Black Panther filmmaker Ryan Coogler talks about the emotional process of bringing the movie to life. Marvel Studios will continue building its cinematic universe with the upcoming solo movie, which features one of the newer characters in the franchise, T’Challa. However, unlike previous debut films, this one has a more complicated premise as it also gets a bit political, with the introduction of the hidden country known as Wakanda and the dynamics of the different factions of people living in the fictional African nation.
First introduced in Captain America: Civil War, the MCU has already established some of T’Challa’s heritage and revealed how he took on the mantle of the Black Panther. However, as the character’s solo film dives deeper into Wakandan culture and politics, Coogler aims to make sure that the movie not only serves its purpose in the bigger MCU, but acts as a proper cinematic work of representation, especially for people of color.
Speaking at the Vulture Fest LA alongside A Wrinkle In Time filmmaker Ava DuVernay , Coogler touched on what audiences will be seeing in Black Panther, once it rolls out in February. In the same conversation, the Creed helmer also opened up about the production process of the movie and how emotional it was for him, knowing that he is manning this epic blockbuster that shines a light on diversity. He particularly cited a conversation between Chadwick Boseman’s T’Challa and his father, John Kani’s T’Chaka, both using the South African language of Xhosa as a specially poignant moment, as it suddenly hit him with just how important the movie will be when it comes to promoting diversity in Hollywood. As he put it (per Deadline):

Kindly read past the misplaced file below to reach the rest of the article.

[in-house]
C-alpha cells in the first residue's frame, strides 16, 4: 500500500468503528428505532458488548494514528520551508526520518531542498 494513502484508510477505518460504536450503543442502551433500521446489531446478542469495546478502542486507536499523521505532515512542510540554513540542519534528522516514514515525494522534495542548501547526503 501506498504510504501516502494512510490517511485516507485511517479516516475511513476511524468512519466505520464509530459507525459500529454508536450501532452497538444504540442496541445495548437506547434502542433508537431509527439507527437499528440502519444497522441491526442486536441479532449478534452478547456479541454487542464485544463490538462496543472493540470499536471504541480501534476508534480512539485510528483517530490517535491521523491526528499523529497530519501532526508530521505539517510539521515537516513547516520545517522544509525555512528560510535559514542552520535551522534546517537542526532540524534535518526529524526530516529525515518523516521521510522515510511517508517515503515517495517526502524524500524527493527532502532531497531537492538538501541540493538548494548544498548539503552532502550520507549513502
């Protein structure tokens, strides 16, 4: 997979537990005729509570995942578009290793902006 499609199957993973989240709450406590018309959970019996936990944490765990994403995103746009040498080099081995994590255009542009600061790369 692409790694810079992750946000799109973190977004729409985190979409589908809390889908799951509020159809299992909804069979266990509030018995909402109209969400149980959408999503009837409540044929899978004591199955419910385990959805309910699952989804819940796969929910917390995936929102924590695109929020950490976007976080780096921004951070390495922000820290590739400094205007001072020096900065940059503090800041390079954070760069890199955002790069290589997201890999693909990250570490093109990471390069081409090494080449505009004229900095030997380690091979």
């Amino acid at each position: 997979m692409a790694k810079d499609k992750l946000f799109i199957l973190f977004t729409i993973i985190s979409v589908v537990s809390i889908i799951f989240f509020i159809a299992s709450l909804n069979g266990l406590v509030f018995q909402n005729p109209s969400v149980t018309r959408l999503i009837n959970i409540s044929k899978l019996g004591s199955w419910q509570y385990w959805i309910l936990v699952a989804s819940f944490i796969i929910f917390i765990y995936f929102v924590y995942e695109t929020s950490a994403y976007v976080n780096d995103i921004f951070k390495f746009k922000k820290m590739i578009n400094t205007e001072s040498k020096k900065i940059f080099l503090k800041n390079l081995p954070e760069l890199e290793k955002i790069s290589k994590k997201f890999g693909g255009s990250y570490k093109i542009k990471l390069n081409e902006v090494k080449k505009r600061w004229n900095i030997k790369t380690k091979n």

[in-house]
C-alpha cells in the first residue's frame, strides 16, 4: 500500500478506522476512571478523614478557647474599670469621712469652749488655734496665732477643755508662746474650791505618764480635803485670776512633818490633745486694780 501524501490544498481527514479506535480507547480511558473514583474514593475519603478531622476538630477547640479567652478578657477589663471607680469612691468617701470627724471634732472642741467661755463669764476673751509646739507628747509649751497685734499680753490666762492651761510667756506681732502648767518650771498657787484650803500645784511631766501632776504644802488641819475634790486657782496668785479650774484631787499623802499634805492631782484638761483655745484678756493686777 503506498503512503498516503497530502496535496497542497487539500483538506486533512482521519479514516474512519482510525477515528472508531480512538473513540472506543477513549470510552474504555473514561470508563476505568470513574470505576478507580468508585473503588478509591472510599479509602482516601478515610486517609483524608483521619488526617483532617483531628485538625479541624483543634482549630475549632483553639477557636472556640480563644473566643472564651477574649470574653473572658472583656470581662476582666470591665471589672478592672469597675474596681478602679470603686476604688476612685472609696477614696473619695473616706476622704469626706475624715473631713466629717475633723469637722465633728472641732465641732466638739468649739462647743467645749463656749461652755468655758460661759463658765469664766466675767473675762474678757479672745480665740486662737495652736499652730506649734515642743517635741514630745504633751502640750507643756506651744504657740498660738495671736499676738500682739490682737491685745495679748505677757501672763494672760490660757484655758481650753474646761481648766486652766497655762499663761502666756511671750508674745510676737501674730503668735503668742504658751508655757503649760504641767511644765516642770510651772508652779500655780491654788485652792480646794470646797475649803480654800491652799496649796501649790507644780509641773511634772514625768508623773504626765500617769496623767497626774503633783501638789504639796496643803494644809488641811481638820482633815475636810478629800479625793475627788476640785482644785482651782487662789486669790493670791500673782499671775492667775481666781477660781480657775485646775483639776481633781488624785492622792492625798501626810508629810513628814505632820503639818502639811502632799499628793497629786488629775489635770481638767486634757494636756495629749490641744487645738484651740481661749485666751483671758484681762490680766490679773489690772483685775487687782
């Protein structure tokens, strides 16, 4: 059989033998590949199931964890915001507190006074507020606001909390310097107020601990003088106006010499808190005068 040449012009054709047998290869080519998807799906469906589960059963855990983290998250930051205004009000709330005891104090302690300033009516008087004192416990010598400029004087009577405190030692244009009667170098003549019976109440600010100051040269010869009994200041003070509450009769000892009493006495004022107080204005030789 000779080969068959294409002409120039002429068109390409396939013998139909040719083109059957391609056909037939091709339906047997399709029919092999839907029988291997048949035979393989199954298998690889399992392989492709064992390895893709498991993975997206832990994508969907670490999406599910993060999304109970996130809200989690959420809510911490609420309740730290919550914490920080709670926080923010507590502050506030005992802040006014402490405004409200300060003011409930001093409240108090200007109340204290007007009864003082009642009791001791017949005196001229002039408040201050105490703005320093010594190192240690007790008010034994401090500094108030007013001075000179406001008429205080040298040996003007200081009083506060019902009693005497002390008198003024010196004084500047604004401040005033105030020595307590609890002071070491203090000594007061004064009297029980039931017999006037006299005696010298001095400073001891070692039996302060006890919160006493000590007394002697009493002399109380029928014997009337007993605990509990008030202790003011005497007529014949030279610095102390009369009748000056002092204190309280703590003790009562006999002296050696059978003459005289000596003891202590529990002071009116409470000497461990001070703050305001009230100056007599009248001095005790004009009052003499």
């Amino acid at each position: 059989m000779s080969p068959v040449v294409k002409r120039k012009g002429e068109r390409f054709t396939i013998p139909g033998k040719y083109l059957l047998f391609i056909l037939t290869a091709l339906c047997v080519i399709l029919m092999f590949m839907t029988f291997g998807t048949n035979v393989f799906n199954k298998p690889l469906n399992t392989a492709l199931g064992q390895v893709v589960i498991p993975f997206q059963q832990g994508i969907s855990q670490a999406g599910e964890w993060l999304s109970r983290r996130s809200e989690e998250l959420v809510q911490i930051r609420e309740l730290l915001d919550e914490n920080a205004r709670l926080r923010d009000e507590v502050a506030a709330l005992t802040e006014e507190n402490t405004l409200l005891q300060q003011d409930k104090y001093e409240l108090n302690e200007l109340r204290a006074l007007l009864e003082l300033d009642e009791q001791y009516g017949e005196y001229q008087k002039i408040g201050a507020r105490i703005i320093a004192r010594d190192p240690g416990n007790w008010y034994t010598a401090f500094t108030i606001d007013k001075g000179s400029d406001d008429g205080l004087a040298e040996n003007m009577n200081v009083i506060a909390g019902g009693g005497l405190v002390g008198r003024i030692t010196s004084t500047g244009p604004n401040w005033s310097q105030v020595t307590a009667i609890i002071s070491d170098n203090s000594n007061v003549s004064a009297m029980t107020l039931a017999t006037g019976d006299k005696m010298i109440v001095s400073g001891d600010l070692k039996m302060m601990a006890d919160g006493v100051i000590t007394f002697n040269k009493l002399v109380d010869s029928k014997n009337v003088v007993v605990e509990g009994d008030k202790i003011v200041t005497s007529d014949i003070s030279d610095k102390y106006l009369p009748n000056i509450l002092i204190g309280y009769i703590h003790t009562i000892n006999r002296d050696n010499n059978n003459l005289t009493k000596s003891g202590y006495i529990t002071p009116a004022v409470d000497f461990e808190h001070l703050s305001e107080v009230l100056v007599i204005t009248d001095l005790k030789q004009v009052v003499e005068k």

“In our film, you find him at a time where he lost his father, the most important person in his life. He’s inheriting this incredible responsibility. He’s inheriting it at a time when Wakanda is struggling what its identity might be and the people have different ideas of what they should do. He’s incredibly conflicted but is aware of his responsibility of what to do.
Realizing that we were going to have this film where a father and son talk to each other in this native African language in a superhero movie — it hit me for a moment. It was emotionally moving. That was big one.”
The upcoming Marvel film is a big deal for a lot of people, as it continues Black Panther’s tradition of being one of the pioneering people of color to ever headline his own comic book run, and now his own film. Not only do the Black Panther trailers suggest the film is visually stunning, its cast is full of brilliant actors of color, further ensuring that Wakanda will come off as being a believable South African country, despite being a fictional one. Plus, with Coogler at the helm, it is safe to assume that the film will be a more accurate representation of African culture – something that a lot of movies and TV shows have botched over the years.
As for the reveal that there will be a conversation between T’Challa and his late father, T’Chaka, it will be interesting to see where this particular sequence factors in the movie. It could be a flashback or it could also be in a vision, as Black Panther looks to delve into mysticism, as much as it will tackle science and technology. After all, T’Challa has previously established that in Wakandan culture, “Death is not the end. It’s more of a stepping-off point,” so him connecting with his dead father is definitely not beyond the realms of possibility.
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